Friday, December 8, 2006
IN MY OPINION (Column)
It’s All About Dollars
By JON COUPAL
A horrible crisis has gripped the California education establishment. Lower test scores? Higher drop out rates? Fewer kids going on to college? Far worse than that. The disaster is that there are fewer kids to teach. A report from the California Legislative Analyst shows K-12 enrollment will drop next year by more than 6,000 students, a trend that is predicted to continue through the end of the decade.
But wait a minute — haven’t we been told that a big problem with California schools is overcrowding? If our schools are “bursting at the seams,” wouldn’t a few less students be a good thing and perhaps even improve the learning environment?
Common sense says yes. But common sense and education policy in California are usually miles apart.
The real cause for the educators’ concern is not the kids — it’s money. Although 6,000 fewer students may not seem significant in a system that serves over 6 million students statewide, each student lost means a reduction in total dollars provided to education, currently more than half of the state budget.
This modest loss is a shock to those in the education community who have come to think of increased enrollment, and the money that goes with it, as the rule — between fiscal years 1991-92 and 2001-02 enrollment increased by an average of 80,000 students each year.
While most teachers, administrations or those who provide services genuinely want our schools to succeed in their mission to graduate educated young people, there is nonetheless a built-in bias toward ever more spending, which includes increases in pay and benefits for employees and more contracts for service providers.
In 2005, the Los Angeles Unified School District placed on the ballot its fourth bond in eight years. Using the district’s own estimates, taxpayers provided a ballot argument opposing this latest $4 billion bond, saying it should be postponed because of evidence the LAUSD was facing a long-term trend of declining enrollment — more than 16,000 students over the next four years.
Backers of the bond took the authors of the ballot opposition (including this writer) to court in an effort to excise references to the loss of students, but the judge left them in. Moreover, we now know that even those estimates were way too modest. This year, the LAUSD admitted to a one-year decline of 30,000 students, confirming that the wise course would have been to delay taking on another $4 billion in debt that must be retired by taxpayers.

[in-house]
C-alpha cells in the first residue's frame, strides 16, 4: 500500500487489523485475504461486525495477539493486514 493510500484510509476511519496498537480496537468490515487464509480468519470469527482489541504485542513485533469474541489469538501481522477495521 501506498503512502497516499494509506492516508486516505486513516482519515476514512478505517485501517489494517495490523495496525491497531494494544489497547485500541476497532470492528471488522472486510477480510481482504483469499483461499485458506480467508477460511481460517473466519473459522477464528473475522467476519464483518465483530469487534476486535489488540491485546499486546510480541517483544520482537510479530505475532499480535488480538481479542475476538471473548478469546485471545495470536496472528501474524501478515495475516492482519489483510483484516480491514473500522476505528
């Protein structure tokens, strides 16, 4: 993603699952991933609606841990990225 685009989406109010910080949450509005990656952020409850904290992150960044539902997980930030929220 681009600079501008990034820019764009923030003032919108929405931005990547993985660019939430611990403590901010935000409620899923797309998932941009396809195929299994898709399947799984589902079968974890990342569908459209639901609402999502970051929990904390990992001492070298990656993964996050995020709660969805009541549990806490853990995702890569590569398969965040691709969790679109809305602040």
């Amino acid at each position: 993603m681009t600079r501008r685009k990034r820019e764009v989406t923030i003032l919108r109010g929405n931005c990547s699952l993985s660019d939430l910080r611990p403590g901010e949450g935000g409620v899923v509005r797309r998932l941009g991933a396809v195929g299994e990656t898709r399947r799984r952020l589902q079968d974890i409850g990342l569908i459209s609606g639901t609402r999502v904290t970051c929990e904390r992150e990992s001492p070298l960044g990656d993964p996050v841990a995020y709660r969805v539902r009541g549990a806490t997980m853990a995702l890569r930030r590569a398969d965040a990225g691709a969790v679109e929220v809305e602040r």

What we are seeing is the rise of a powerful cadre of pro-spending, pro-bond “lobbyists,” from the ranks of those who directly benefit, including school employees, contractors and bond brokers. The result is that, while often the needs are genuine, just as often the extent of the need is exaggerated.
And it is a problem that extends well beyond spending on education. In 1990, backers of Proposition 111 were trying to convince Californians to raise the tax on gasoline — just one of the numerous times that we have been told that there is a “magic bullet” solution to our transportation woes. To raise money for expensive advertising, the campaign sent letters to all those who had ever contracted with CalTrans, reminding them of the benefits they had derived from state contracts and asking them to dig deep to help pass the gas tax increase.
Although a blatant example of how special interests are often behind bond and spending initiatives, it illustrates what is a common occurrence. Look at the list, available on the Secretary of State’s website, of those who contributed to the campaign to pass Propositions 1B, 1C, 1D and 1E. Much of the money was provided by those who expect to do the work, now that this $37 billion bond package has been approved.
And special interest lobbying continues to be alive and well at the local level. When the Los Angeles City Council placed a $1 billion housing bond on the last ballot, the several million dollars spent by the campaign in support was provided by, you guessed it, developers who expected to receive contracts if the measure had been approved.
Make no mistake, California has severe infrastructure needs. These have resulted from an abandonment of the policies of the early 1960s, when capital improvements were paid for by a combination of yearly pay-as-you-go outlays and modest bond investment. Over time, the focus has shifted from building and maintaining infrastructure, to spending more on social welfare and government employees, who are now rated as the highest paid in the nation, according to the U.S. Census Bureau.
And no, Proposition 13 is not a part of this equation. Governments at all levels have more money, after adjusting for population growth and inflation, than they did prior to the passage of Proposition 13.
What is needed is to refocus our spending priorities. We must take a balanced approach that funds programs in a way that benefits all California residents, not just those whose sole interest in taxing and spending is inflating their personal bottom line.
Copyright 2006, Metropolitan News Company